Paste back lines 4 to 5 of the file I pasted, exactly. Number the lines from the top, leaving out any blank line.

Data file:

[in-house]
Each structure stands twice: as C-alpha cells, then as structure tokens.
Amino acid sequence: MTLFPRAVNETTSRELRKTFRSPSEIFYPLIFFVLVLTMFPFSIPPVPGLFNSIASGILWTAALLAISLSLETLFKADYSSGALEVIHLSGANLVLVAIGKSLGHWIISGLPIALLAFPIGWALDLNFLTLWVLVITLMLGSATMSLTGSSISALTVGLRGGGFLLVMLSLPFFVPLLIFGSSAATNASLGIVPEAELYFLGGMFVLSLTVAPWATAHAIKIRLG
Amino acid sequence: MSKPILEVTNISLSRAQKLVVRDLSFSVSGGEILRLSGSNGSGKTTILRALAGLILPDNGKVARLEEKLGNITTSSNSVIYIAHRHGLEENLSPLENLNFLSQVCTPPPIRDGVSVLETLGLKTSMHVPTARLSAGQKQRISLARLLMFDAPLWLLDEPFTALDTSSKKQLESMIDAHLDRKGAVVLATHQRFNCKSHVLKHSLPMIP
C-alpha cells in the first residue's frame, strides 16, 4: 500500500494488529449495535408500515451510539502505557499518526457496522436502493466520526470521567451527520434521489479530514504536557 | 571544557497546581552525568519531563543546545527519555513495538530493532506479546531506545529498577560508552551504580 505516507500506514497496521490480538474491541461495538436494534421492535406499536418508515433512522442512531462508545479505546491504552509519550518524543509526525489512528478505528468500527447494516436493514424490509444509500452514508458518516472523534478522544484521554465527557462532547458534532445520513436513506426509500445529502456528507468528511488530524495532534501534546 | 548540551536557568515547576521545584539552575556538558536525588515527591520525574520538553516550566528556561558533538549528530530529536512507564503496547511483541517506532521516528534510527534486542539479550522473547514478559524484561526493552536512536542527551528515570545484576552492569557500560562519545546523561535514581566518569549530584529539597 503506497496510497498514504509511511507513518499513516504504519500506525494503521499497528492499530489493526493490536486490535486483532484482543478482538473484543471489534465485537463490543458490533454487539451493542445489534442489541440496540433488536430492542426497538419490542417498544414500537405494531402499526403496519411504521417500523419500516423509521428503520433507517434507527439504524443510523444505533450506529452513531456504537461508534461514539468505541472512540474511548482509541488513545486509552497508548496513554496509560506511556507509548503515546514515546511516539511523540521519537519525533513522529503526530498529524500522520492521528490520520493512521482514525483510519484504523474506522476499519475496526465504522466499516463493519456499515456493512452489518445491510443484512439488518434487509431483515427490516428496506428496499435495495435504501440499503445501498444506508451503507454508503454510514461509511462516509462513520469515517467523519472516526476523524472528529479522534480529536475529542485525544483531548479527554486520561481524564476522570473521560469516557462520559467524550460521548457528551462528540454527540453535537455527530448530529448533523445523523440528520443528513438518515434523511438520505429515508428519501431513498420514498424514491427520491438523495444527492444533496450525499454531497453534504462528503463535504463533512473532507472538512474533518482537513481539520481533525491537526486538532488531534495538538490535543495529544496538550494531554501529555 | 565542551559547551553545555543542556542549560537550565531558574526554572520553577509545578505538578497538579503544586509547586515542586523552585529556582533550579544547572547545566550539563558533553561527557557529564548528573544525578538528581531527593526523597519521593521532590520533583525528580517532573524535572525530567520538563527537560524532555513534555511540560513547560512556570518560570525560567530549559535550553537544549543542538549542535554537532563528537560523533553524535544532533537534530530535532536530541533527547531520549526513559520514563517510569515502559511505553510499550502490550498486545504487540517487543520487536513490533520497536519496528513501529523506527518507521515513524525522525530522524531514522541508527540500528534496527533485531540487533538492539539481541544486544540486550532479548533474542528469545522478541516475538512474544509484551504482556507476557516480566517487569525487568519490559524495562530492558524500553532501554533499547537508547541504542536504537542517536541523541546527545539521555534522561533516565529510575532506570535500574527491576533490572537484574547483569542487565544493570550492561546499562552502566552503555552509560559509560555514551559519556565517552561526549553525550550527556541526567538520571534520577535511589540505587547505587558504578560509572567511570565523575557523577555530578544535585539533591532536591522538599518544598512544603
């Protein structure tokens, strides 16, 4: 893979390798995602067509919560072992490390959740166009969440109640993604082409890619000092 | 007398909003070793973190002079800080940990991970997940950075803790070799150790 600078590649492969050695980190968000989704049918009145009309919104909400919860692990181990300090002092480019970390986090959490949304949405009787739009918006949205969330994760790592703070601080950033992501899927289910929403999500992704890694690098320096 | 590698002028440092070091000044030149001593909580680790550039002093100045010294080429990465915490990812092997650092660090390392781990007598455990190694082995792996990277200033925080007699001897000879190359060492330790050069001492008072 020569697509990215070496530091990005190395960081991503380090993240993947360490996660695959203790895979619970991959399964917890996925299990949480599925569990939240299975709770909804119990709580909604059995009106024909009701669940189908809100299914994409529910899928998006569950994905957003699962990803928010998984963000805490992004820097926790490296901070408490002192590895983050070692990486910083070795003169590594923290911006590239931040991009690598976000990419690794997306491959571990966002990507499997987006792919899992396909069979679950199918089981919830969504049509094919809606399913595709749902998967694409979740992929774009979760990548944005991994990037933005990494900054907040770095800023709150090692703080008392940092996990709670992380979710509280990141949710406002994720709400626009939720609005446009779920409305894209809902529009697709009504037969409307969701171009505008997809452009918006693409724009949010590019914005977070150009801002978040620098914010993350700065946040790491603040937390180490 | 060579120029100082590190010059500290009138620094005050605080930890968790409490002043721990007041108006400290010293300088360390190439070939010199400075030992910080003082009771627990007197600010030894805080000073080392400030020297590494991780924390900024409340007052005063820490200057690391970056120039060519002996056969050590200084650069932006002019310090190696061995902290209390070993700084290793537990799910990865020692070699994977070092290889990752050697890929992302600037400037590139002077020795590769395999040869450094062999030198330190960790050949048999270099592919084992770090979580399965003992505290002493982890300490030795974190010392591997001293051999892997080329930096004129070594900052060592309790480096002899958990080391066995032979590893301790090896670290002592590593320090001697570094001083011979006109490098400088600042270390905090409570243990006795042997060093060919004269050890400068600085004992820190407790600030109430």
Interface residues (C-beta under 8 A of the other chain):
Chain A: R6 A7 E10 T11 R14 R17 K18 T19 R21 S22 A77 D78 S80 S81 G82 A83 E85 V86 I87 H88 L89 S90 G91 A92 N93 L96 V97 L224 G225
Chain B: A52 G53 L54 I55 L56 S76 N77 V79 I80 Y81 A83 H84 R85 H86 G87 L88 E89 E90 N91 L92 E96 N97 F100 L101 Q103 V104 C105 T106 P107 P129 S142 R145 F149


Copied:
Amino acid sequence: MSKPILEVTNISLSRAQKLVVRDLSFSVSGGEILRLSGSNGSGKTTILRALAGLILPDNGKVARLEEKLGNITTSSNSVIYIAHRHGLEENLSPLENLNFLSQVCTPPPIRDGVSVLETLGLKTSMHVPTARLSAGQKQRISLARLLMFDAPLWLLDEPFTALDTSSKKQLESMIDAHLDRKGAVVLATHQRFNCKSHVLKHSLPMIP
C-alpha cells in the first residue's frame, strides 16, 4: 500500500494488529449495535408500515451510539502505557499518526457496522436502493466520526470521567451527520434521489479530514504536557 | 571544557497546581552525568519531563543546545527519555513495538530493532506479546531506545529498577560508552551504580 505516507500506514497496521490480538474491541461495538436494534421492535406499536418508515433512522442512531462508545479505546491504552509519550518524543509526525489512528478505528468500527447494516436493514424490509444509500452514508458518516472523534478522544484521554465527557462532547458534532445520513436513506426509500445529502456528507468528511488530524495532534501534546 | 548540551536557568515547576521545584539552575556538558536525588515527591520525574520538553516550566528556561558533538549528530530529536512507564503496547511483541517506532521516528534510527534486542539479550522473547514478559524484561526493552536512536542527551528515570545484576552492569557500560562519545546523561535514581566518569549530584529539597 503506497496510497498514504509511511507513518499513516504504519500506525494503521499497528492499530489493526493490536486490535486483532484482543478482538473484543471489534465485537463490543458490533454487539451493542445489534442489541440496540433488536430492542426497538419490542417498544414500537405494531402499526403496519411504521417500523419500516423509521428503520433507517434507527439504524443510523444505533450506529452513531456504537461508534461514539468505541472512540474511548482509541488513545486509552497508548496513554496509560506511556507509548503515546514515546511516539511523540521519537519525533513522529503526530498529524500522520492521528490520520493512521482514525483510519484504523474506522476499519475496526465504522466499516463493519456499515456493512452489518445491510443484512439488518434487509431483515427490516428496506428496499435495495435504501440499503445501498444506508451503507454508503454510514461509511462516509462513520469515517467523519472516526476523524472528529479522534480529536475529542485525544483531548479527554486520561481524564476522570473521560469516557462520559467524550460521548457528551462528540454527540453535537455527530448530529448533523445523523440528520443528513438518515434523511438520505429515508428519501431513498420514498424514491427520491438523495444527492444533496450525499454531497453534504462528503463535504463533512473532507472538512474533518482537513481539520481533525491537526486538532488531534495538538490535543495529544496538550494531554501529555 | 565542551559547551553545555543542556542549560537550565531558574526554572520553577509545578505538578497538579503544586509547586515542586523552585529556582533550579544547572547545566550539563558533553561527557557529564548528573544525578538528581531527593526523597519521593521532590520533583525528580517532573524535572525530567520538563527537560524532555513534555511540560513547560512556570518560570525560567530549559535550553537544549543542538549542535554537532563528537560523533553524535544532533537534530530535532536530541533527547531520549526513559520514563517510569515502559511505553510499550502490550498486545504487540517487543520487536513490533520497536519496528513501529523506527518507521515513524525522525530522524531514522541508527540500528534496527533485531540487533538492539539481541544486544540486550532479548533474542528469545522478541516475538512474544509484551504482556507476557516480566517487569525487568519490559524495562530492558524500553532501554533499547537508547541504542536504537542517536541523541546527545539521555534522561533516565529510575532506570535500574527491576533490572537484574547483569542487565544493570550492561546499562552502566552503555552509560559509560555514551559519556565517552561526549553525550550527556541526567538520571534520577535511589540505587547505587558504578560509572567511570565523575557523577555530578544535585539533591532536591522538599518544598512544603